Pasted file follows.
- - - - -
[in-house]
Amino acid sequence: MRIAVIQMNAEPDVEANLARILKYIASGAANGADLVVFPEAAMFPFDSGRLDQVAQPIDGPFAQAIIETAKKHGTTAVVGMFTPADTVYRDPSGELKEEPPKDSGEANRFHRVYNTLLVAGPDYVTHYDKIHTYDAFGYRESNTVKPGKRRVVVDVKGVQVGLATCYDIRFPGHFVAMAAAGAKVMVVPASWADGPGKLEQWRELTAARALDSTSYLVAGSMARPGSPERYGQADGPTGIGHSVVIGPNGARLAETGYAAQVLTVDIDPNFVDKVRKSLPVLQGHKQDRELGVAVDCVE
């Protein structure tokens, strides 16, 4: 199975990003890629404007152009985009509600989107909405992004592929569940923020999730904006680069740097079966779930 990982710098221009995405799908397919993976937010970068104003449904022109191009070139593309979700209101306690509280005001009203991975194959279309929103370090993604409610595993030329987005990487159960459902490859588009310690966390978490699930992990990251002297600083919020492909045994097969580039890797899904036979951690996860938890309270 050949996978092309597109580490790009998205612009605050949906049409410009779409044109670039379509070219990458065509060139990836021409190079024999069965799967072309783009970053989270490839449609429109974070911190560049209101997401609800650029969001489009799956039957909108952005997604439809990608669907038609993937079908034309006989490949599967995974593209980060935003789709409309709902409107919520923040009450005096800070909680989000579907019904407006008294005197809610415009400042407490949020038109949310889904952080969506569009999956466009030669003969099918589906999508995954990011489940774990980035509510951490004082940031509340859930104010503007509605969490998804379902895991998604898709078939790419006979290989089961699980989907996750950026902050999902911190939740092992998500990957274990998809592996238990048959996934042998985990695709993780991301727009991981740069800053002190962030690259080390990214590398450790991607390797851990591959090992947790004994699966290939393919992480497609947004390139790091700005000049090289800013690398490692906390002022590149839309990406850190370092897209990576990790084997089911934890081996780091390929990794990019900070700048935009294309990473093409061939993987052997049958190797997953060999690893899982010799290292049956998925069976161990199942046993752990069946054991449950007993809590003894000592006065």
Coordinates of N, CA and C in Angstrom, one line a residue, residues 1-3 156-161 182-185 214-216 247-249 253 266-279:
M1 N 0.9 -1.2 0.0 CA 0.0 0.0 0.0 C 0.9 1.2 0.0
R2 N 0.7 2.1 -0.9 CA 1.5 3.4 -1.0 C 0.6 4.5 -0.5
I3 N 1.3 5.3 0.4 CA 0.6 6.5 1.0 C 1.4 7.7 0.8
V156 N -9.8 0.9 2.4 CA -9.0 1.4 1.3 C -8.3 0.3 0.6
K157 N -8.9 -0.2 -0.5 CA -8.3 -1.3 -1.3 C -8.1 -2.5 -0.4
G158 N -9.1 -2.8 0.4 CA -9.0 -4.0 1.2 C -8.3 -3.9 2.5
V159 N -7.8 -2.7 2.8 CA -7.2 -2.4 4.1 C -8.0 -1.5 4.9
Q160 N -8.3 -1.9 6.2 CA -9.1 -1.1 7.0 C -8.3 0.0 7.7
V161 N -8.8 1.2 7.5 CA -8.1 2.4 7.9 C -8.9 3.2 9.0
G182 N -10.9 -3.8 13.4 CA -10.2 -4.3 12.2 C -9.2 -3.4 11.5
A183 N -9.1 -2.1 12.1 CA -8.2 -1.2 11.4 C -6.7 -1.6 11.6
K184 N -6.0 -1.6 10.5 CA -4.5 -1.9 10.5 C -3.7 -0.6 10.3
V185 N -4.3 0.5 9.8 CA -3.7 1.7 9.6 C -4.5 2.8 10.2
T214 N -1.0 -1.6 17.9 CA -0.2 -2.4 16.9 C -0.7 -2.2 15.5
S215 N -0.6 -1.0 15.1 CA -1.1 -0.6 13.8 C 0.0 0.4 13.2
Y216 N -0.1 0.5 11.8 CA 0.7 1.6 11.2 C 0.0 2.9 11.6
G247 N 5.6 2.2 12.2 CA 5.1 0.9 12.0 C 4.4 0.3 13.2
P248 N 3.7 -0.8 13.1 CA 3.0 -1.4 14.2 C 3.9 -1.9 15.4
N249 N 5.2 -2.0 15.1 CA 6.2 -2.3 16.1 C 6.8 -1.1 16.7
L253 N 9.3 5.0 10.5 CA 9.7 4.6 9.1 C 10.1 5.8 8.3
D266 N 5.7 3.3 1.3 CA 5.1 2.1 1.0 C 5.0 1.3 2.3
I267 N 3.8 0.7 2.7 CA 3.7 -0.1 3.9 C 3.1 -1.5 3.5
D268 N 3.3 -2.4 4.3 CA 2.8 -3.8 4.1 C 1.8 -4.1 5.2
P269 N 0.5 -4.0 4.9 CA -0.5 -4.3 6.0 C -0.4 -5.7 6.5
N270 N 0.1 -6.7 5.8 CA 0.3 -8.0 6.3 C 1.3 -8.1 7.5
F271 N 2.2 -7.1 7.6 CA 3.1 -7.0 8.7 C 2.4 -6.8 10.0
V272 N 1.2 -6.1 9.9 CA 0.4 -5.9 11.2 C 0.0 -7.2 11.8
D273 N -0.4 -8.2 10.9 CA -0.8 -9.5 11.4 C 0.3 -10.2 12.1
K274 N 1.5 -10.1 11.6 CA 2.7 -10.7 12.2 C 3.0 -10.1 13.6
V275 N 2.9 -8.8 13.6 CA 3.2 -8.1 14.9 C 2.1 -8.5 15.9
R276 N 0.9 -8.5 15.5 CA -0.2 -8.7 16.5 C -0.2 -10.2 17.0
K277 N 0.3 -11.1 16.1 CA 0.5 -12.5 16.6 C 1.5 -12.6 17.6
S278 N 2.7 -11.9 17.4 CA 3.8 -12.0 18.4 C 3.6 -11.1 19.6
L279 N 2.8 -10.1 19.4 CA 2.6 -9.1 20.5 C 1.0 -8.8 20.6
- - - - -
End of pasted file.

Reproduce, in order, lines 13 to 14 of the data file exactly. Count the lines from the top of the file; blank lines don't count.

V161 N -8.8 1.2 7.5 CA -8.1 2.4 7.9 C -8.9 3.2 9.0
G182 N -10.9 -3.8 13.4 CA -10.2 -4.3 12.2 C -9.2 -3.4 11.5